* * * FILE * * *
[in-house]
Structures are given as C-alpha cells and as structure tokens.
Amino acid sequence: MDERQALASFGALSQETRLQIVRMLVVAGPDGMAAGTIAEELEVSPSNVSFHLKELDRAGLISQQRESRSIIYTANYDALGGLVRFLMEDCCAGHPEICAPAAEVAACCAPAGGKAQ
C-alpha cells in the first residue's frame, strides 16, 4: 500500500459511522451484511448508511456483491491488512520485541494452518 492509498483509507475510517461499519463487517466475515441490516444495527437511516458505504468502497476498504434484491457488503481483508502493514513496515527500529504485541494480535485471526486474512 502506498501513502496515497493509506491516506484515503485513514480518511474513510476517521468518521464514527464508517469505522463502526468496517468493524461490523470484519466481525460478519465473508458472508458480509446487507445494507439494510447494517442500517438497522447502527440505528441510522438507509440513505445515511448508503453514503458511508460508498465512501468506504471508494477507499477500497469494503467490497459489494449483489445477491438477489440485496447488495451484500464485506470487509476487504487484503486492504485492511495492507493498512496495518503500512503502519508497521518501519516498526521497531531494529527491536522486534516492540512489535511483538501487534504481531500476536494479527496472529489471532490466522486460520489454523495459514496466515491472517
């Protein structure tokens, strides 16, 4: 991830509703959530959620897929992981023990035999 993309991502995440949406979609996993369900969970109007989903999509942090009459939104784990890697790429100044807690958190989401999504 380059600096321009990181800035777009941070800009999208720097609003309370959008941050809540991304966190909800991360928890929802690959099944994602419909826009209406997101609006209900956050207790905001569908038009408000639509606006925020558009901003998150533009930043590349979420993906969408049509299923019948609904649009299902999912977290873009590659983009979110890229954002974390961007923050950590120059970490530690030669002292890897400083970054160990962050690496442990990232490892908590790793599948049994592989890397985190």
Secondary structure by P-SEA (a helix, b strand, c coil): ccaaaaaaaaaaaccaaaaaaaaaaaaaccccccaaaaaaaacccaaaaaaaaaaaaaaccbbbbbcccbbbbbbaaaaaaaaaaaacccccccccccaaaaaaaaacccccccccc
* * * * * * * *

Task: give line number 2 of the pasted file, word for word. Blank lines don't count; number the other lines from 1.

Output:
Structures are given as C-alpha cells and as structure tokens.